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3.0 out of 5 stars A mixture of his writing themes 28 Mar 2000
By A Customer
Format:Paperback
Philip K. Dick wrote about many things but he does have some larger recuurent themes , one is madness , the other time travel ( or other dimensional transformations) , all tied together with drug taking and a vision of a very capitalistic society , usually with a failing personal relationship to add salt to the subject wounds. Wounds that the main character will have to find the will to endure and fight against.
A Martian Time Slip does not do sufficent justice - in my opinion - to these themes. For example in 'Now wait for last Year' time travel ( or time distortion) is induced by drug taking and is a better book as it explores these themes. Certainly 'Clans of the Alphane Moon' covers madness , in all its ramifications , as no other book. Try them as well.
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Most Recent Customer Reviews
4.0 out of 5 stars Not his most cheerful book
Am working through PKDs novels at the moment. This book is probably his most dour. Can almost feel the weight of the Martian atmosphere lying heavy on the pages. Read more
Published 7 days ago by Lord Agrostis
3.0 out of 5 stars Anachronisms aside....
I do like Phillip K Dick's work, and I appreciate that at the time of writing he wasn't to know that cassette tape would soon be consigned to the betamax hall of technological... Read more
Published 18 months ago by Knightology
4.0 out of 5 stars Enjoyed this.
Reminded me of the film total recall and red faction. Liked the character and the concept of living on mars.
Published 21 months ago by Rich M
5.0 out of 5 stars One a strange frontier tale on the red planet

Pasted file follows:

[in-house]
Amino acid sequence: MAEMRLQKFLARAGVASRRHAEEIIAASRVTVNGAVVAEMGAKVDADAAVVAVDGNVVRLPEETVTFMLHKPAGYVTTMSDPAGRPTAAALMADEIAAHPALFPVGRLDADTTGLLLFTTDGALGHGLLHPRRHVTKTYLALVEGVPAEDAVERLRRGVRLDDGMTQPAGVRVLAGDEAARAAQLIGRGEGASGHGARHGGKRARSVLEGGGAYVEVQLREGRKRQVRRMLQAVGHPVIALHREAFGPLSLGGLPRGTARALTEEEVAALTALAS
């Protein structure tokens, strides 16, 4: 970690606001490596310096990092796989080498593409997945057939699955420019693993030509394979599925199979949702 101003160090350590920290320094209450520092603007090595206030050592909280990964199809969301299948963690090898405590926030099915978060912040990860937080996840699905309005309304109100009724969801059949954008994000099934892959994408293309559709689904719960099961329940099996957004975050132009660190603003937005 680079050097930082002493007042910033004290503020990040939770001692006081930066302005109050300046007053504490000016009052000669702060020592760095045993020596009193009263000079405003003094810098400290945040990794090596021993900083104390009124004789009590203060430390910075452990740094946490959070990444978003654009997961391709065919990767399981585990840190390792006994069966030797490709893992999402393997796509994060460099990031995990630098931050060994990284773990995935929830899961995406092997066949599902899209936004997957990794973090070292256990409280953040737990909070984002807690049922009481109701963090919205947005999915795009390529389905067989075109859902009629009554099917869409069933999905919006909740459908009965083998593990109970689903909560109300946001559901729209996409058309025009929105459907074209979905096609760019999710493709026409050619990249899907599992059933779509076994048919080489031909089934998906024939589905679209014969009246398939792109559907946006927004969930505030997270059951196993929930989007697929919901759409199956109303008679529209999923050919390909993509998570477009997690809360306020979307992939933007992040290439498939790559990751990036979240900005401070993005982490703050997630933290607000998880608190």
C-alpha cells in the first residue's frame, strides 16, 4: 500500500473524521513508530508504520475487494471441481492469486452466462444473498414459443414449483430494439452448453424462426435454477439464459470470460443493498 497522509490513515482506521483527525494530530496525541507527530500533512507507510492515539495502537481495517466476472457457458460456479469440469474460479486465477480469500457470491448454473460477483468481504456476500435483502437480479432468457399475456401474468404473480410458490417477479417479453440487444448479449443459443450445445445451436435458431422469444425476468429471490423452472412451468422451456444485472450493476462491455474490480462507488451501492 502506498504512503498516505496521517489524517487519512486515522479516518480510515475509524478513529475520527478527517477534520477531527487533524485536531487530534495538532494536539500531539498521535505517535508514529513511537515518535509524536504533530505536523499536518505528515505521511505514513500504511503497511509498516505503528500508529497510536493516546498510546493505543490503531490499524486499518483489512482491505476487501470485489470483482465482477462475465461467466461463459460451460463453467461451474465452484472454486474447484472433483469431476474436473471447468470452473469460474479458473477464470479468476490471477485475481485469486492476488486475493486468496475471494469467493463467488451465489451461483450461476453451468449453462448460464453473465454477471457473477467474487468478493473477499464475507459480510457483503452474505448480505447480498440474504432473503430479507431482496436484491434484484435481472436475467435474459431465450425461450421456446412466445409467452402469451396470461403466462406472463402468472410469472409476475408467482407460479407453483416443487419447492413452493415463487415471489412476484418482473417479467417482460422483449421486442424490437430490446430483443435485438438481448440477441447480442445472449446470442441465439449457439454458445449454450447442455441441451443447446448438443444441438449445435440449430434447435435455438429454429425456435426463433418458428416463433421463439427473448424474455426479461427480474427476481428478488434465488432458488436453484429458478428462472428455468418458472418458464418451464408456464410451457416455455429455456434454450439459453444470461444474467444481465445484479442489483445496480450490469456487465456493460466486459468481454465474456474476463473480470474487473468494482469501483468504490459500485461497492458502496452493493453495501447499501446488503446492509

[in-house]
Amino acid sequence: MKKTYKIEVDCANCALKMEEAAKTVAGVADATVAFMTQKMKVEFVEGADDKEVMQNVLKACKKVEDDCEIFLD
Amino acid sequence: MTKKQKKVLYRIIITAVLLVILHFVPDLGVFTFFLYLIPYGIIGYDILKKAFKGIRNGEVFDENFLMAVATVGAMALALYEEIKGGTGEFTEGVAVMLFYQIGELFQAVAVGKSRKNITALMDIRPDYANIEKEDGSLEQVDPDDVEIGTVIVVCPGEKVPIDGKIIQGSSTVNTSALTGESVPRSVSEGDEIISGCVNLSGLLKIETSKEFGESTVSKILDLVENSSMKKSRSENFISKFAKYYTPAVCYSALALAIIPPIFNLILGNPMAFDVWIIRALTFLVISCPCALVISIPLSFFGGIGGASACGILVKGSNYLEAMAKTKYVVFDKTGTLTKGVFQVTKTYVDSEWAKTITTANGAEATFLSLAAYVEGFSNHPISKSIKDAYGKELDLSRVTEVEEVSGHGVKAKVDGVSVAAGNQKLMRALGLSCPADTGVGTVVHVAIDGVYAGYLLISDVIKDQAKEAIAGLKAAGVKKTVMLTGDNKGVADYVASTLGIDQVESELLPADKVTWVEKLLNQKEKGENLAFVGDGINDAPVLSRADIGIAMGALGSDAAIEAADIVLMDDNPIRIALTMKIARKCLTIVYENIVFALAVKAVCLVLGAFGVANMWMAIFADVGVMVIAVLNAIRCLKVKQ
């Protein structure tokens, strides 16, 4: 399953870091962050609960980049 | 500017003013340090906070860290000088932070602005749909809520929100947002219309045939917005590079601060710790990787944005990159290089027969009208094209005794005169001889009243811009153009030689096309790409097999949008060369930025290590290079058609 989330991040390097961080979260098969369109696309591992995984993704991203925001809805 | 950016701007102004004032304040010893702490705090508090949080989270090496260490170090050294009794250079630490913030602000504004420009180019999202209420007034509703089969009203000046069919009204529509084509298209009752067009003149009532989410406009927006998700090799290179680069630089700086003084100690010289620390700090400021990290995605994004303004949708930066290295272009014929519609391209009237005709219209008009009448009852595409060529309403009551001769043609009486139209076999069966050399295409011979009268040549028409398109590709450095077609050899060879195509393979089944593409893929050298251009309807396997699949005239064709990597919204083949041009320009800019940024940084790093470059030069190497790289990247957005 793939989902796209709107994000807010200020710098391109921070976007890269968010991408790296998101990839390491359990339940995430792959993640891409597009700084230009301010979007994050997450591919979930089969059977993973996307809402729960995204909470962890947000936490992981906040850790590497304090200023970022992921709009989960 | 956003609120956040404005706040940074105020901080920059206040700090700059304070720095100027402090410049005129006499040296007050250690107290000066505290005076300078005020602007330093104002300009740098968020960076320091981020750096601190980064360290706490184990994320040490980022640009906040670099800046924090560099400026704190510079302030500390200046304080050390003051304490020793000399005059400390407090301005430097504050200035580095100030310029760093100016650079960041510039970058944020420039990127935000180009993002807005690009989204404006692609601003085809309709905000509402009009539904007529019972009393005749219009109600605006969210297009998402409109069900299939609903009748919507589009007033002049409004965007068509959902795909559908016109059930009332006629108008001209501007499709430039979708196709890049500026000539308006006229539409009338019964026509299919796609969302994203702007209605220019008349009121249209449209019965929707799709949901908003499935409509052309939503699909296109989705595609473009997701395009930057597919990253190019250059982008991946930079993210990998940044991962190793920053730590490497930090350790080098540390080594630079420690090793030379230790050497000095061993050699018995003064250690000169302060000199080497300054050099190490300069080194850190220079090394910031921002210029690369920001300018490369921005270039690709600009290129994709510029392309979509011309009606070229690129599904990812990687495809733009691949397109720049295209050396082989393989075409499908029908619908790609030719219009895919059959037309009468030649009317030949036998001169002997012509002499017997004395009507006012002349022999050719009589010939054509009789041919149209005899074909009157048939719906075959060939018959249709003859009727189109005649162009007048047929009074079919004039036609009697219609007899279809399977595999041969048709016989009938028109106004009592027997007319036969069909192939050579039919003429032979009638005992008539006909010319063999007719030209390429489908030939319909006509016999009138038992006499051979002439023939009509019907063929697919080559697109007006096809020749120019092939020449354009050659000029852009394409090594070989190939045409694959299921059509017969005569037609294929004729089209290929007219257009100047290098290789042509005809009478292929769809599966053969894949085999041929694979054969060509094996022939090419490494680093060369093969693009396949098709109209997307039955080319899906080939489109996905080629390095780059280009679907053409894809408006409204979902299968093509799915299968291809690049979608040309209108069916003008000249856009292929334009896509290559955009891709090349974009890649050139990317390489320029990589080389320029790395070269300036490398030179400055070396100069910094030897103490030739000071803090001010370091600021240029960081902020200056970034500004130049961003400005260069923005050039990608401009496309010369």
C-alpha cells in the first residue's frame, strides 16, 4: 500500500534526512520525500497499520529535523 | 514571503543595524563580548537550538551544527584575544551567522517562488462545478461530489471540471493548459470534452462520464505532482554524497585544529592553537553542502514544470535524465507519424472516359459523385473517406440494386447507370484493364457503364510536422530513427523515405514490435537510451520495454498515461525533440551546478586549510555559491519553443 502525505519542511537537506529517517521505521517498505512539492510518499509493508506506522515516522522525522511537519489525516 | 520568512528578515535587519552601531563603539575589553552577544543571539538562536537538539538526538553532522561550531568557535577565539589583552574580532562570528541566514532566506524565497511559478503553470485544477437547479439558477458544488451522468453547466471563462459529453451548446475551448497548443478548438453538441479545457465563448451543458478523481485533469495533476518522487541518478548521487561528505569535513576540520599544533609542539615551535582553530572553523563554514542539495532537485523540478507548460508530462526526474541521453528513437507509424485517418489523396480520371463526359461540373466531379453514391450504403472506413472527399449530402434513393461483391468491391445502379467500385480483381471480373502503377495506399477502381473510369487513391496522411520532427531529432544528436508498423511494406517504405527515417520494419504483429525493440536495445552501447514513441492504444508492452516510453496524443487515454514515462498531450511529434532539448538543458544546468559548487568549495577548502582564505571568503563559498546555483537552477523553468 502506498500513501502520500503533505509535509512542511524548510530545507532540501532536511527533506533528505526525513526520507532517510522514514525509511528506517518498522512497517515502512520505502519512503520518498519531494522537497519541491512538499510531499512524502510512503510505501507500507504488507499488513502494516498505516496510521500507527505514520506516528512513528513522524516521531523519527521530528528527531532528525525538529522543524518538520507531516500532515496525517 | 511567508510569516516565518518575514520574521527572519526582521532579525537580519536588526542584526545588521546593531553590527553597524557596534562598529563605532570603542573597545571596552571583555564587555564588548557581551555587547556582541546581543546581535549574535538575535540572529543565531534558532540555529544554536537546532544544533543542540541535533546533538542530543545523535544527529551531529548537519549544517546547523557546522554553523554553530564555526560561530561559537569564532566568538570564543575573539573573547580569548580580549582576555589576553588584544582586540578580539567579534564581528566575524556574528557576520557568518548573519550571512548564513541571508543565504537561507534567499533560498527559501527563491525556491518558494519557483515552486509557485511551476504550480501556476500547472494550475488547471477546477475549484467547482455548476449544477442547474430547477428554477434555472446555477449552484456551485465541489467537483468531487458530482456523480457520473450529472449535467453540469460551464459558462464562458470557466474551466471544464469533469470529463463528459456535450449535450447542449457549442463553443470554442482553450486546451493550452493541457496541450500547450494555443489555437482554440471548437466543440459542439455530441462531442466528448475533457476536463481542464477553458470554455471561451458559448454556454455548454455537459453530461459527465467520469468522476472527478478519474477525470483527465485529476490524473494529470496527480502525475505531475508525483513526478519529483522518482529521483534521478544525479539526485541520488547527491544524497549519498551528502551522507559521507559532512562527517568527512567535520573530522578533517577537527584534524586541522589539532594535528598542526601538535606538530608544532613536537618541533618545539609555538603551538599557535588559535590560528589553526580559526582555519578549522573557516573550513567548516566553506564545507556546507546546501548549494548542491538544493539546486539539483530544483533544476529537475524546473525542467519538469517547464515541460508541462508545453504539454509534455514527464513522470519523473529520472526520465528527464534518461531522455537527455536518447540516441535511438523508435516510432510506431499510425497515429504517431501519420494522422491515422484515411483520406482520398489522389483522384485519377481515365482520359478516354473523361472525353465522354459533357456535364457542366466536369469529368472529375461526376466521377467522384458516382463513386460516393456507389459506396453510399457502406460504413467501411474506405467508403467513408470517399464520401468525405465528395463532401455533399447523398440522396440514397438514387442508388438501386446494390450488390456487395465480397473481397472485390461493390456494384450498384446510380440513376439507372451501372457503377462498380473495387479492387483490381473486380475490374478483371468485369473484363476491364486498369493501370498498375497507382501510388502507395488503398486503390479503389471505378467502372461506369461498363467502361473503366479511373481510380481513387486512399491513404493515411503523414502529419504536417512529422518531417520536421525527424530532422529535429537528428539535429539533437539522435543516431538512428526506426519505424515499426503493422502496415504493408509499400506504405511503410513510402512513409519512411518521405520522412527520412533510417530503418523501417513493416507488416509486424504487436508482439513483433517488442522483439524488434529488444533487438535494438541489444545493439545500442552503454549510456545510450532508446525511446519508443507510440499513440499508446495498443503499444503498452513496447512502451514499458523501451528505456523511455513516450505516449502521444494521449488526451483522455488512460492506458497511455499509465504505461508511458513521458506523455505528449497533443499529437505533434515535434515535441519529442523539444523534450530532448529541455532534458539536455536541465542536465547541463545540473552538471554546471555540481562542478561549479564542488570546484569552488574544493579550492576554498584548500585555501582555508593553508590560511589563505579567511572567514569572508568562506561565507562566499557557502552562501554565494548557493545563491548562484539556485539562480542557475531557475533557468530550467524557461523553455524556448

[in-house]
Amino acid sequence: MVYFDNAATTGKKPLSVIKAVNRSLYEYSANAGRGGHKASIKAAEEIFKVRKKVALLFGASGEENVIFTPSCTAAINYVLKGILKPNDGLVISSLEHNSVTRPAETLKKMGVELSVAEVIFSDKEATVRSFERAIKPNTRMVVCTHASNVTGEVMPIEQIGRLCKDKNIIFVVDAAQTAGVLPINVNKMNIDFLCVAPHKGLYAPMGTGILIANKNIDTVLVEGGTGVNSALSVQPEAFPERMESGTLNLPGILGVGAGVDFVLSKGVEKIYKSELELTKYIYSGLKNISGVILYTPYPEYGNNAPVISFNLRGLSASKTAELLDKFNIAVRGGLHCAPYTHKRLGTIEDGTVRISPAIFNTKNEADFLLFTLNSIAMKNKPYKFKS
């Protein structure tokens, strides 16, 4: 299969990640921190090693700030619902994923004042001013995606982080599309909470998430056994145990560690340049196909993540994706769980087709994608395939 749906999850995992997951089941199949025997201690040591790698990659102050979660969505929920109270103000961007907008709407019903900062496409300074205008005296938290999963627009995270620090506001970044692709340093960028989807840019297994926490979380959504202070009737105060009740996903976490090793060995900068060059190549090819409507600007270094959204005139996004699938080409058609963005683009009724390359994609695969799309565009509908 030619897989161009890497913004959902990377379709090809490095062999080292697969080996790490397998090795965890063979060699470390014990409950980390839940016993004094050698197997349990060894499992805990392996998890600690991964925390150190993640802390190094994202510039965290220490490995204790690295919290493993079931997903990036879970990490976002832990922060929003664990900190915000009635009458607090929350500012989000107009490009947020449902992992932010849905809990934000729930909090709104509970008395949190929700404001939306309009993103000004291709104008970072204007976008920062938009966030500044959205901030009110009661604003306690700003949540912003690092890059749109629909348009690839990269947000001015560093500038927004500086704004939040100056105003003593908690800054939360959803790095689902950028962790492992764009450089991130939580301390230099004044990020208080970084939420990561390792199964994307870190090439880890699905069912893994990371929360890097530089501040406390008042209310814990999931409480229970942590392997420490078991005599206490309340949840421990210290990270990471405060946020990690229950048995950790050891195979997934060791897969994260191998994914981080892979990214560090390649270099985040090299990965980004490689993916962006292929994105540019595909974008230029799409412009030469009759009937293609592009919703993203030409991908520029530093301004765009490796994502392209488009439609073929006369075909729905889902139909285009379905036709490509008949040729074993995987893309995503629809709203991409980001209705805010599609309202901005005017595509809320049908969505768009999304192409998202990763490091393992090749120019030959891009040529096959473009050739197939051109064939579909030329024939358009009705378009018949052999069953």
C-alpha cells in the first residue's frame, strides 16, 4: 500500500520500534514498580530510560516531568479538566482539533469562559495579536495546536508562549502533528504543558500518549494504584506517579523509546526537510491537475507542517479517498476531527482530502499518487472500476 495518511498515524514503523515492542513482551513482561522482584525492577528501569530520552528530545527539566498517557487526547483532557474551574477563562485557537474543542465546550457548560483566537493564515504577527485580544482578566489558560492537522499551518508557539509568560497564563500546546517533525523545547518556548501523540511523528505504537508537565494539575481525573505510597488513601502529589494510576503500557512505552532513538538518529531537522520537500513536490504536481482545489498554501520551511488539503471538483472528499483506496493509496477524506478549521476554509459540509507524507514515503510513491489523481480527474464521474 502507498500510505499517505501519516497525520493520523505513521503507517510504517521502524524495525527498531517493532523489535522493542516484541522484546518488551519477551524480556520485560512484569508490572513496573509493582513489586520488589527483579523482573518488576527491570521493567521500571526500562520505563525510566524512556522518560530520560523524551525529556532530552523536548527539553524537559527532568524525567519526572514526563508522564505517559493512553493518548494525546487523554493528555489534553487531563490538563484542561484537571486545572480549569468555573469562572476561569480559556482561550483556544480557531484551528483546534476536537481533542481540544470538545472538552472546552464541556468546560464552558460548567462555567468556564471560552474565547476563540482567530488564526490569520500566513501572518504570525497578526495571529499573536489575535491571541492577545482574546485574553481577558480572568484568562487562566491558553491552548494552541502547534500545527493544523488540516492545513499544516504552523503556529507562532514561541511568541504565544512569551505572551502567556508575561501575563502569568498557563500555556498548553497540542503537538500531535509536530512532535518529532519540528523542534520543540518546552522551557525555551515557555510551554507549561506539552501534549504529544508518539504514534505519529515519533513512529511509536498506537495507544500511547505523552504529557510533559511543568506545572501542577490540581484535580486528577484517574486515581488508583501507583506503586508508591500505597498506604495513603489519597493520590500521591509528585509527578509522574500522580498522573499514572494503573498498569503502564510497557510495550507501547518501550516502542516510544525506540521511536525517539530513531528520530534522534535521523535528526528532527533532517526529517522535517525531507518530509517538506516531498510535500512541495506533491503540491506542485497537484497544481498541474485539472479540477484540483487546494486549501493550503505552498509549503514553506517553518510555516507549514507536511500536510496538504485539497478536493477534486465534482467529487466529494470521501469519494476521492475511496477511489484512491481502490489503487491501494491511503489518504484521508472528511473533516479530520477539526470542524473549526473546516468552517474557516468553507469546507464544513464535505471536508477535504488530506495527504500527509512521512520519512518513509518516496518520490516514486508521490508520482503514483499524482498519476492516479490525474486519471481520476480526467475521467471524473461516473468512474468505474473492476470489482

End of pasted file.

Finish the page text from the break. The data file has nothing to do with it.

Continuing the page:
This book is one of the highlights of the rich selection of books that Philip K Dick wrote. Where his insecurities about technology merging seamlessly into the human experience... Read more
Published on 24 Aug 2011 by J. W. Burton
4.0 out of 5 stars A Fine PKD Novel
"Mars. A desolate place, forgotten by Earth Isolated homesteaders huddle along the lines of the great canals, in thrall to Arnie Kott and his plumbing Union which controls the... Read more
Published on 12 Mar 2011 by M Jenkins
4.0 out of 5 stars Still cutting edge
Although written in the mid-60s this novel feels, in many ways, as if it could have been written just yesterday. Read more
Published on 3 April 2009 by J. H. Bretts
5.0 out of 5 stars Possibly my favourite PKD
Great book, and certainly Jack Bohlen is one of my favourite literary characters. It IS more slow-moving than other PKD's, but I like that - it makes it easier to slip in and out... Read more
Published on 9 Mar 2008 by Voldermania Voldernia
4.0 out of 5 stars Mars oh Mars. we see you in our Nightmares we see you in our Dreams
This is a bit like a soap opera set on mars. with spooky marshan folk alongside the humans. i dont want to give anything away, its just a really good read.
Published on 5 Feb 2008 by B. J. Crossley
3.0 out of 5 stars Certainly not his best
I'm a big fan of PKD and would usually defend his books to the hilt. I have to say though this left me a little cold. Read more
Published on 16 Dec 2007 by Mr. John Melvin
4.0 out of 5 stars One of Dick's better books
It is a strange exploration of a bizare explanation for what autism could be and how it could be helped. Read more
Published on 5 Nov 2007 by plot hound